Lycodon aulicus (Linnaeus, 1758) (Image 9): First individual was found in a crevice of a wooden window frame ca. 2.5m above ground at around 1900h during June 2008. Another individual was obtained from a wall crack of the same building during June. One individual was killed by a Rattus sp. All the individuals had small yellowish bars that broaden laterally and dissolve into yellowish edged lateral scales. Thus, corresponds to the variety forma typica. Lycodon jara (Shaw, 1802): Talukdar & Dasgupta (1977) reported a specimen of Lycodon jara from Katerniaghat and was the first record of the species from Uttar Pradesh. Further western record of the species is from Dehradun and Rajaji National Park (Hussain & Roy 1992). Although the species was repeatedly collected from Orissa, West Bengal, Arunachal Pradesh (Boulenger 1913; Whitaker & Captain 2004; Abhijit Das pers. obs. 2007) Assam (Sclater 1891; Das et al. 2009) Meghalaya (Sclater 1891), Manipur (Singh 1995) and Mizoram (Abhijit Das pers. obs. 2009). It is also known from Nepal and Bangladesh. Ptyas mucosa (Linnaeus, 1758) (Image 10): Single individual was rescued from human habitation close to extensive Terai grassland during June. Locally known as “Dhamin”. Psammodynastes pulverulentus (Boie, 1827): The record of the species is from Nishangada (ZMH R 04825), 5km south of the Nepal border by Hallermann et al. (2001). In India, the southernmost distributional limit of the species is Mahendragiri (18.560N &

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Image 11. Sibynophis sagittarius

© Abhijit Das

Image 10. Ptyas mucosa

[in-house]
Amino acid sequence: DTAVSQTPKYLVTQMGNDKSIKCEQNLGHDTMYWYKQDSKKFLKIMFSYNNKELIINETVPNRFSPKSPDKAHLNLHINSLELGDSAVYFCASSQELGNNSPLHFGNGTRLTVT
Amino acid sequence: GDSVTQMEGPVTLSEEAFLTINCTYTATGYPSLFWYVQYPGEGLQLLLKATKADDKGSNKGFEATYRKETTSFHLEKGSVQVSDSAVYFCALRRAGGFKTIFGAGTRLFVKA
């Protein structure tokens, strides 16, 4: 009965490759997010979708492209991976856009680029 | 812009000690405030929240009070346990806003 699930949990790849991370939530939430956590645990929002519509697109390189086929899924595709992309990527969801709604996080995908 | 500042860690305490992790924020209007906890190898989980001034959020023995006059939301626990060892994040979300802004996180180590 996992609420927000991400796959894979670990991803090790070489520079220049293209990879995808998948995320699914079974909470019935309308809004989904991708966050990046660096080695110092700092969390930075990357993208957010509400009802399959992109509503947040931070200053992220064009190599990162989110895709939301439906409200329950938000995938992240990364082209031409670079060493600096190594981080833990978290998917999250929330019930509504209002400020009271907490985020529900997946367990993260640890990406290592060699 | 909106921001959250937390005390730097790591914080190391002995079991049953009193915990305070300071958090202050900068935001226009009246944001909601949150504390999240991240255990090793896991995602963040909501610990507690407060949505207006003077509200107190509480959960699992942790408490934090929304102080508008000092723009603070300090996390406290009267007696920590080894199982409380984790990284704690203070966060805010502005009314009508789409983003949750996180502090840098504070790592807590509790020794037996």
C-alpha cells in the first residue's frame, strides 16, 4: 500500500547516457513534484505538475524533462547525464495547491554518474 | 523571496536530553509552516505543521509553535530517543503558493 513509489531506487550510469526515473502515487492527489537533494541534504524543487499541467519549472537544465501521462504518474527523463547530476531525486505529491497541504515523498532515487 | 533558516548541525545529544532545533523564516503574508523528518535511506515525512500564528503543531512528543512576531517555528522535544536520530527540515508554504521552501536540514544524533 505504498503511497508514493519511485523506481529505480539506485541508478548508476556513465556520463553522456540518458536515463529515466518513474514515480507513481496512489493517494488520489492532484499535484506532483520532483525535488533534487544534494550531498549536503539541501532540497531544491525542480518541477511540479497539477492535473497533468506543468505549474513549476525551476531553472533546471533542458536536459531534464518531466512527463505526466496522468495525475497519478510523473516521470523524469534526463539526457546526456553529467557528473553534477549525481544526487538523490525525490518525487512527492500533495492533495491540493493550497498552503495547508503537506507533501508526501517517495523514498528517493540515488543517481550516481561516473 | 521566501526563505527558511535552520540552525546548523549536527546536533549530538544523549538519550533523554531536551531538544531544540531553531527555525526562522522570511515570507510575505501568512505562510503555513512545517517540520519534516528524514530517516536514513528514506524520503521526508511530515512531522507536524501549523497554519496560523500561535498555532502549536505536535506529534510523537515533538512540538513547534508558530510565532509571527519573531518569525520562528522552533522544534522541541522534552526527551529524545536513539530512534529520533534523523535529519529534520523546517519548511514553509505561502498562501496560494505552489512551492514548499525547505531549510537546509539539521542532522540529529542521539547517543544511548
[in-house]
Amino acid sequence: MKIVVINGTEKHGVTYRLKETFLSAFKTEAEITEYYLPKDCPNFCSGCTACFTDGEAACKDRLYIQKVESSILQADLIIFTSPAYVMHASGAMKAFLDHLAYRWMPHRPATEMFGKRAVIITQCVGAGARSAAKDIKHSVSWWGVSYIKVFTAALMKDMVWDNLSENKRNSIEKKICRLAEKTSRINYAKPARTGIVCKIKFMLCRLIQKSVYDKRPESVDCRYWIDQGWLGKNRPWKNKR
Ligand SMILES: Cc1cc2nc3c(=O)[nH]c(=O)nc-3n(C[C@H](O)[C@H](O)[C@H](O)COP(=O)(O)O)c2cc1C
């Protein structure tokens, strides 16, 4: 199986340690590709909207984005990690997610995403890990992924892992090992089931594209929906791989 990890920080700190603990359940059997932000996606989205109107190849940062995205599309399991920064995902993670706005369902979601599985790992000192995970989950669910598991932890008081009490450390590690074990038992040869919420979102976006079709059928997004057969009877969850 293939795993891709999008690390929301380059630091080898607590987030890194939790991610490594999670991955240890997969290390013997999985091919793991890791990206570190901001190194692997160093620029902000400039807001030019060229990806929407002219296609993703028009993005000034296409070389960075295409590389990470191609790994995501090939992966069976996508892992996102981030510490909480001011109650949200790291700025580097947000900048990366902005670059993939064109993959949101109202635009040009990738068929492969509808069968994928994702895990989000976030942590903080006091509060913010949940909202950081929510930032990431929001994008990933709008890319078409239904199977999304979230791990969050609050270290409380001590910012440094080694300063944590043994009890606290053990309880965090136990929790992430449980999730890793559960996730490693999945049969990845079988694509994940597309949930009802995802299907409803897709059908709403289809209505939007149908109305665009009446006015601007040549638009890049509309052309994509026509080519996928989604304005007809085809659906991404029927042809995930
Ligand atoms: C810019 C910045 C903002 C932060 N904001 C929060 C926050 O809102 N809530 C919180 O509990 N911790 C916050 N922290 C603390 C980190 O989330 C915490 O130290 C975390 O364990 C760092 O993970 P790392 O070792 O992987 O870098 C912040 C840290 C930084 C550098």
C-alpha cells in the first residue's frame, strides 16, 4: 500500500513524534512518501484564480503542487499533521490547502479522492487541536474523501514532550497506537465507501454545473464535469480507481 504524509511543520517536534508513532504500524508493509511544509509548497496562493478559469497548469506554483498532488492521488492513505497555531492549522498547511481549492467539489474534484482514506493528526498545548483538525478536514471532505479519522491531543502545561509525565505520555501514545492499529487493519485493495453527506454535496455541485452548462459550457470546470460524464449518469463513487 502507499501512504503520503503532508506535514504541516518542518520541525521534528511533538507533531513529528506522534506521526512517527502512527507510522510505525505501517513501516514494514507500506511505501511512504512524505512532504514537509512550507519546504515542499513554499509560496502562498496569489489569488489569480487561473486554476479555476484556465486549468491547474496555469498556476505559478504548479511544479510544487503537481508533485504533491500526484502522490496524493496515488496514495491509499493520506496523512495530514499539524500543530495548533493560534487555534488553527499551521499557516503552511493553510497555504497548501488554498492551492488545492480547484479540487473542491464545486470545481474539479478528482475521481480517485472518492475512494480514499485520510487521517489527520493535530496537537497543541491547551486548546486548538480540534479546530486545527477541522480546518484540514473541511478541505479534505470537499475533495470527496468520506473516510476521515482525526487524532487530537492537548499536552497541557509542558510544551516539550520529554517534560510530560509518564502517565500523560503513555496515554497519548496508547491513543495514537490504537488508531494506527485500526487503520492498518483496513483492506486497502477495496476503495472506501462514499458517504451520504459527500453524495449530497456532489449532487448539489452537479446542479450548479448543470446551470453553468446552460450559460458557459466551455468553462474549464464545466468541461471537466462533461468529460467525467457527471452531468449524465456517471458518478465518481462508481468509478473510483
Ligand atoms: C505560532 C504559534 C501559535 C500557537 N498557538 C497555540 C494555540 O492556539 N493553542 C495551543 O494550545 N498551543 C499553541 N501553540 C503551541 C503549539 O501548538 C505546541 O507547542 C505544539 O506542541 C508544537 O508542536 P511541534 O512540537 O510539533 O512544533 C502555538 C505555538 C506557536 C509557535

84.21 E; elev.1093m) Srikakulam District of Andhra Pradesh (Mohapatra et al. 2010), northern West Bengal (Ahmed & Dasgupta 1992), northeastern India (Ahmed et al. 2009). The Katerniaghat record appears to be the westernmost distributional limit of the species. Also found in Nepal, Bhutan, Bangladesh, Myanmar China, Laos, Cambodia, Vietnam, Thailand, Taiwan and the Philippines (Schleich & Kästle 2002; Das 2002). Sibynophis sagittarius (Cantor, 1839) (Image 11): A specimen was observed and photographed by DB in the area lying between Bhabanipur Village and Amba in March. It was found below leaf-litter beneath riverine forest undergrowth adjoining a cattle trail. Sibynophis sagittarius is often considered as junior synonym of Sibynophis subpunctatus (Wall 1907 & Morgan 1973). Captain et al. (2004) showed that S. sagittarius and S. subpunctatus are morphologically distinct and geographically disjunct in their distribution. S. sagittarius is currently known from Himachal Pradesh, Uttarakhand, Uttar Pradesh, Madhya Pradesh, Bihar, Orissa, West Bengal (Wall 1923; BMNH 1930.5.8. 161 dried skull; Sclater 1891; Ahmed & Dasgupta 1992; Das 2002; Saikia et al. 2007; Dutta et al. 2009). Record of the species from northeastern India, Assam, Nicobars, Myanmar and Malaysia (Sclater 1891; Boulenger 1893; Das 2002; Schleich & Kästle 2002; Captain et al. 2004) are doubtful or erroneous (Wall 1923; Ahmed & Dasgupta 1992; Ahmed et al. 2009; www.calacademy. org/research/herpetology/myanmar). Elsewhere it is known from Nepal (Schleich & Kästle 2002) and Bangladesh (Kabir et al. 2009). 0